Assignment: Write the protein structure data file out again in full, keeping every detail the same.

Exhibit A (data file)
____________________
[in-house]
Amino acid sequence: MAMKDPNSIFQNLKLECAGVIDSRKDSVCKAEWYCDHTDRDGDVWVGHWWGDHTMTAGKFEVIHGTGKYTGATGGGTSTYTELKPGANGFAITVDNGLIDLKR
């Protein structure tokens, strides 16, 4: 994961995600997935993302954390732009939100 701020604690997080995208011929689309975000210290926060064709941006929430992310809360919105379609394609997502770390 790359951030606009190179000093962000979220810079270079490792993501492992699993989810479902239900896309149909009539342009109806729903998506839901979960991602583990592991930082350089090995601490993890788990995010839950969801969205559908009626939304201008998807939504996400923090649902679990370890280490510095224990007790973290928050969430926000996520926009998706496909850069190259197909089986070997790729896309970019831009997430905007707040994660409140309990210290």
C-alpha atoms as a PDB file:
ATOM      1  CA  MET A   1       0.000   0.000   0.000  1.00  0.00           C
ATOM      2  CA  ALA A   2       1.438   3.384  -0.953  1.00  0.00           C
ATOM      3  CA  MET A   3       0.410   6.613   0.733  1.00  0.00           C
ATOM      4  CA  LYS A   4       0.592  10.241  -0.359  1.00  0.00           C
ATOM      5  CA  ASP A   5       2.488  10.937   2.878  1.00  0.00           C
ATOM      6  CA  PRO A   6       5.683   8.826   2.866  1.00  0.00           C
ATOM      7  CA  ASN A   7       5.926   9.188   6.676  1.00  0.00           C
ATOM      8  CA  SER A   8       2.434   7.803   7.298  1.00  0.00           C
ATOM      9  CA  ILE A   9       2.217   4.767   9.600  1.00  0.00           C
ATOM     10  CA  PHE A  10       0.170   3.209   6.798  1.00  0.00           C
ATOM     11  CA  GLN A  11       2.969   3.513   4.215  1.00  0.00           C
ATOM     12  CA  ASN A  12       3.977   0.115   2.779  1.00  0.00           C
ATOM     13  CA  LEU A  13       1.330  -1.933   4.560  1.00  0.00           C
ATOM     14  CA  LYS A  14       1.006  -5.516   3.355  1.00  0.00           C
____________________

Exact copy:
[in-house]
Amino acid sequence: MAMKDPNSIFQNLKLECAGVIDSRKDSVCKAEWYCDHTDRDGDVWVGHWWGDHTMTAGKFEVIHGTGKYTGATGGGTSTYTELKPGANGFAITVDNGLIDLKR
């Protein structure tokens, strides 16, 4: 994961995600997935993302954390732009939100 701020604690997080995208011929689309975000210290926060064709941006929430992310809360919105379609394609997502770390 790359951030606009190179000093962000979220810079270079490792993501492992699993989810479902239900896309149909009539342009109806729903998506839901979960991602583990592991930082350089090995601490993890788990995010839950969801969205559908009626939304201008998807939504996400923090649902679990370890280490510095224990007790973290928050969430926000996520926009998706496909850069190259197909089986070997790729896309970019831009997430905007707040994660409140309990210290």
C-alpha atoms as a PDB file:
ATOM      1  CA  MET A   1       0.000   0.000   0.000  1.00  0.00           C
ATOM      2  CA  ALA A   2       1.438   3.384  -0.953  1.00  0.00           C
ATOM      3  CA  MET A   3       0.410   6.613   0.733  1.00  0.00           C
ATOM      4  CA  LYS A   4       0.592  10.241  -0.359  1.00  0.00           C
ATOM      5  CA  ASP A   5       2.488  10.937   2.878  1.00  0.00           C
ATOM      6  CA  PRO A   6       5.683   8.826   2.866  1.00  0.00           C
ATOM      7  CA  ASN A   7       5.926   9.188   6.676  1.00  0.00           C
ATOM      8  CA  SER A   8       2.434   7.803   7.298  1.00  0.00           C
ATOM      9  CA  ILE A   9       2.217   4.767   9.600  1.00  0.00           C
ATOM     10  CA  PHE A  10       0.170   3.209   6.798  1.00  0.00           C
ATOM     11  CA  GLN A  11       2.969   3.513   4.215  1.00  0.00           C
ATOM     12  CA  ASN A  12       3.977   0.115   2.779  1.00  0.00           C
ATOM     13  CA  LEU A  13       1.330  -1.933   4.560  1.00  0.00           C
ATOM     14  CA  LYS A  14       1.006  -5.516   3.355  1.00  0.00           C